Online extra:
RECOVER – case study from Jordan*

RECOVER project facilitators during a training session on the participatory learning approach REFLECT, © DVV International


The Adult Education in Host Communities of Syrian Refugees project (RECOVER) is helping to address the refugee crisis by enhancing the capacity of three community-based organisations (CBOs) to cater for Syrian refugees, improve their living conditions and enable them to integrate and enter into an exchange with Jordanian communities in the host country. The participants are women, most of whom are heads of households and/or young mothers. The goals of RECOVER are to

  • improve the living conditions of Syrian refugees and reduce the tension between them and their host communities by developing the capacity and structure of CBOs;
  • build a team of volunteers who facilitate dialogue and education; and
  • strengthen the skills and knowledge base of both Syrian refugees and of the host communities in order to hopefully find ways of improving their living conditions.

Success factors

The project is based on the need of the target groups and includes the following elements:

  1. Orientation: Orientation sessions help Syrian and Jordanian participants to understand their situation and opportunities and to develop ideas on how to improve their situation, both individually and as a group. When attending the orientation sessions, participants can be referred to other activities and services inside and outside the CBO.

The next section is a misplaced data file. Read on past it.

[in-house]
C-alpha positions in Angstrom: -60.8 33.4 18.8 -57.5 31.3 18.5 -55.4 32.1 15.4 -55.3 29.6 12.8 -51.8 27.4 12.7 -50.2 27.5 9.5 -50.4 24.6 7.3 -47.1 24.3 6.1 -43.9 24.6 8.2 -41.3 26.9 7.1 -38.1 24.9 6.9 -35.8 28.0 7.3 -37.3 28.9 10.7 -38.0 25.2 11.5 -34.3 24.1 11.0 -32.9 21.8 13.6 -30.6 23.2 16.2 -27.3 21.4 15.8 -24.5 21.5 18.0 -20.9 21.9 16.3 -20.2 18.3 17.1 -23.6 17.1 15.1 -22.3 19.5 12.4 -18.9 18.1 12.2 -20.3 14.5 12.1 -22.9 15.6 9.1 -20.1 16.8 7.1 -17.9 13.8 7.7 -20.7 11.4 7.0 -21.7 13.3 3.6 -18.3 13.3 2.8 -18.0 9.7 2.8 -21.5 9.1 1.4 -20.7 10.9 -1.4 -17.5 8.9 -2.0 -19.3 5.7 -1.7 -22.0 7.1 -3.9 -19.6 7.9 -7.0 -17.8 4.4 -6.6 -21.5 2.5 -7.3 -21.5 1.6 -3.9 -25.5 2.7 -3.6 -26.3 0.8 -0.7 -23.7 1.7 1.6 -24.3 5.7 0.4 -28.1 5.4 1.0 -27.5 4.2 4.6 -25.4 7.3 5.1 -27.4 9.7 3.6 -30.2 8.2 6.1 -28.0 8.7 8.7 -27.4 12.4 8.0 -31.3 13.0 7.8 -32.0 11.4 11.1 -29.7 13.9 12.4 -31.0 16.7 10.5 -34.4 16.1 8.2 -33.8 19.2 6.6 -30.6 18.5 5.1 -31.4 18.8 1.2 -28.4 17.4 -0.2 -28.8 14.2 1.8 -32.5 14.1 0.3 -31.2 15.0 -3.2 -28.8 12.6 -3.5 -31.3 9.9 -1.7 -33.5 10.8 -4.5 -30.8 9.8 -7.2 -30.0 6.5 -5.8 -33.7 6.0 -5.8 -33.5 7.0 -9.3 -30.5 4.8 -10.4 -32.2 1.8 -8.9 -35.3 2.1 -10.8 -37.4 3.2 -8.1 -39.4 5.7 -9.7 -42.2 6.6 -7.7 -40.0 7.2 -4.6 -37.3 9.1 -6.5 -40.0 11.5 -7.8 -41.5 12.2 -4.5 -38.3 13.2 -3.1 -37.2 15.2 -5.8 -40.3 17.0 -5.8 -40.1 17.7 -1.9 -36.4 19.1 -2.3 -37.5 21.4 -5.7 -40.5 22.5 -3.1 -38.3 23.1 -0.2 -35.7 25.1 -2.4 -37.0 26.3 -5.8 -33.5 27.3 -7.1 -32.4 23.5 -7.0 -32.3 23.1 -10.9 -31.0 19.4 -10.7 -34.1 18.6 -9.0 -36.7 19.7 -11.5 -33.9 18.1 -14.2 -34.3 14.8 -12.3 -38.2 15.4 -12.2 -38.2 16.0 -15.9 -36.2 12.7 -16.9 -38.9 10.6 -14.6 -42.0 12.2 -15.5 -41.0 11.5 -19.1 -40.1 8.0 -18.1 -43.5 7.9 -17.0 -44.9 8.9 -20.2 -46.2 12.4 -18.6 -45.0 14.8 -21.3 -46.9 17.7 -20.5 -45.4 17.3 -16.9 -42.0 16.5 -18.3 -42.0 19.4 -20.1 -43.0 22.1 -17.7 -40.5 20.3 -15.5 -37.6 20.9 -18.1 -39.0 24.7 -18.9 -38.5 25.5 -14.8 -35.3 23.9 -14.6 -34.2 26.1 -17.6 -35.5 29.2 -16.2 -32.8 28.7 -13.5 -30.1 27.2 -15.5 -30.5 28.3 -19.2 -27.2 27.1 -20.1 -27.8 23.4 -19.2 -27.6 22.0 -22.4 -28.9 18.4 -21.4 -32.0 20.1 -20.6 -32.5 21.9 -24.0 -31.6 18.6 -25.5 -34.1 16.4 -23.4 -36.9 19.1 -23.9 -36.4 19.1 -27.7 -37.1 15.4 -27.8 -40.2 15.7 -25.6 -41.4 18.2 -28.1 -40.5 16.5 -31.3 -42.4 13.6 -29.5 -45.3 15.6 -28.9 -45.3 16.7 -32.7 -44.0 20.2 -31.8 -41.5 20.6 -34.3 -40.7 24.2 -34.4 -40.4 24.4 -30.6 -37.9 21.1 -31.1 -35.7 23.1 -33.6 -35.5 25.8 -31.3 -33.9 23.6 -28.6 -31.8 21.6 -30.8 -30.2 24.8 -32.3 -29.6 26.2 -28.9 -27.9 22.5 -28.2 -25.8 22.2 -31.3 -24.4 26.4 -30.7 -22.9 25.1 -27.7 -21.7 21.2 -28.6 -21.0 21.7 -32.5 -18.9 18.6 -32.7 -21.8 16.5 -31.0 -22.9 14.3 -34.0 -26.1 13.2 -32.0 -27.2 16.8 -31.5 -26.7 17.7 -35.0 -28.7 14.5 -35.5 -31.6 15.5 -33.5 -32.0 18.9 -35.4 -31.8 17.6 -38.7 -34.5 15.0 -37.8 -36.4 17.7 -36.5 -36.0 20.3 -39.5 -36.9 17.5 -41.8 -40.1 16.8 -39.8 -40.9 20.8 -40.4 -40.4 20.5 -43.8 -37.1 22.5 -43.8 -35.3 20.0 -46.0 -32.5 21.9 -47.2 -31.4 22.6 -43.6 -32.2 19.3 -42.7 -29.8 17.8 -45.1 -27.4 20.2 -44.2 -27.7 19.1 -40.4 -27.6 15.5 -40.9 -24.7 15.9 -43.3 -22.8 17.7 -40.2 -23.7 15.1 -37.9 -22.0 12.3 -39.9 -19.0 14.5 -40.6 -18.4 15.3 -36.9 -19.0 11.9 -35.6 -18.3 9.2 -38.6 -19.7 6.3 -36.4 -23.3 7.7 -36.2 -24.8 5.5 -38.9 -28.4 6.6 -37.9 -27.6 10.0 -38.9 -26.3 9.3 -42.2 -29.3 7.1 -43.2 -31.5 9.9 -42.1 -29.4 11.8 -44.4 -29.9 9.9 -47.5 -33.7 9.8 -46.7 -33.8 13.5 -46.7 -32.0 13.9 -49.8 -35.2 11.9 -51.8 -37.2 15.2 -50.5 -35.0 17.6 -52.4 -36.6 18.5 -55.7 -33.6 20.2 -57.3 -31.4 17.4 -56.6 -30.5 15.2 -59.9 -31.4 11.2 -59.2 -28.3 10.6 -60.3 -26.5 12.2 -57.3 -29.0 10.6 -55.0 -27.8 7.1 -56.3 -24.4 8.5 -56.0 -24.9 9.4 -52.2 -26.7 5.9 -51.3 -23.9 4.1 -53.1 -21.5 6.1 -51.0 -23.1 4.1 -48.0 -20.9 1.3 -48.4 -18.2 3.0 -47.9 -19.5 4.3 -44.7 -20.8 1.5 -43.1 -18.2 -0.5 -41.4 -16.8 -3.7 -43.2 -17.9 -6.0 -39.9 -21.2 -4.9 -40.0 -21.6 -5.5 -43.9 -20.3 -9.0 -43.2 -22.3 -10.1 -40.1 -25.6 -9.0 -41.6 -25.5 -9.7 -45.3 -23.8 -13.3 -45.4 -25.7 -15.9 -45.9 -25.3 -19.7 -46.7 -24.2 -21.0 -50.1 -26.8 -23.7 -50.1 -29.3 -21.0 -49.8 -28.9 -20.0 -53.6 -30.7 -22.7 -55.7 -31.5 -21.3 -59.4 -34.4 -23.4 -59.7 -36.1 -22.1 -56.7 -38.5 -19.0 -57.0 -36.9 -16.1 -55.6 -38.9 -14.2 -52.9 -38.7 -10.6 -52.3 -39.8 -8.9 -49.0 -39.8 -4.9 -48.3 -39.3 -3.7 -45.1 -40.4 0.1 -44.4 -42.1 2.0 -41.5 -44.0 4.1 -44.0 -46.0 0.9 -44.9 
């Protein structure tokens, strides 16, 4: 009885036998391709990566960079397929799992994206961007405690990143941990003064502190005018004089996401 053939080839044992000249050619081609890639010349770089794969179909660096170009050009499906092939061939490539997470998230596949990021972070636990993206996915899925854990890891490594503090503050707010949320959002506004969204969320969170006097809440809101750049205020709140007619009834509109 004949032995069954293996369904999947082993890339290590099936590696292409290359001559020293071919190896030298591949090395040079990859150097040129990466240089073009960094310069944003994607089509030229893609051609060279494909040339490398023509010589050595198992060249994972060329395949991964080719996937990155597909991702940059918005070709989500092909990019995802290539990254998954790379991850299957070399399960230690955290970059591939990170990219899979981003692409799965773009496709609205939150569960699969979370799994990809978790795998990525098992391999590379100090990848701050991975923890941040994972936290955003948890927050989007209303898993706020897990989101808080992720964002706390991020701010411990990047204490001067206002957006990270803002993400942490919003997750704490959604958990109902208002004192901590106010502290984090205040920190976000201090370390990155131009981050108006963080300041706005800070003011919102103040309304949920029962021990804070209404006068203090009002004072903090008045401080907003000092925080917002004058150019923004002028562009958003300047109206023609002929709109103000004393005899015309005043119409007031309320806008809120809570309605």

2. Literacy: Two-month literacy sessions help the women to improve their reading and writing skills.
  3. Family health: Family and health education sessions stretch over two months and help enhance participants’ health and hygiene awareness and psychological stability.
  4. Handicrafts: The women attend handicraft courses where they learn new skills that they can use to establish small income-generation projects.

RECOVER uses the REFLECT methodology in which participants choose their training subjects based on their needs. Discussions lead to a training curriculum, allowing participants to talk about their reality (re-reading the reality), share their experiences and participate in finding solutions rather than having solutions forced on them from outside.


* / This article has been written exclusively for the digital version of the Adult Education and Development journal.

More Information

Hussein Al Rabie

Adult Education and Development


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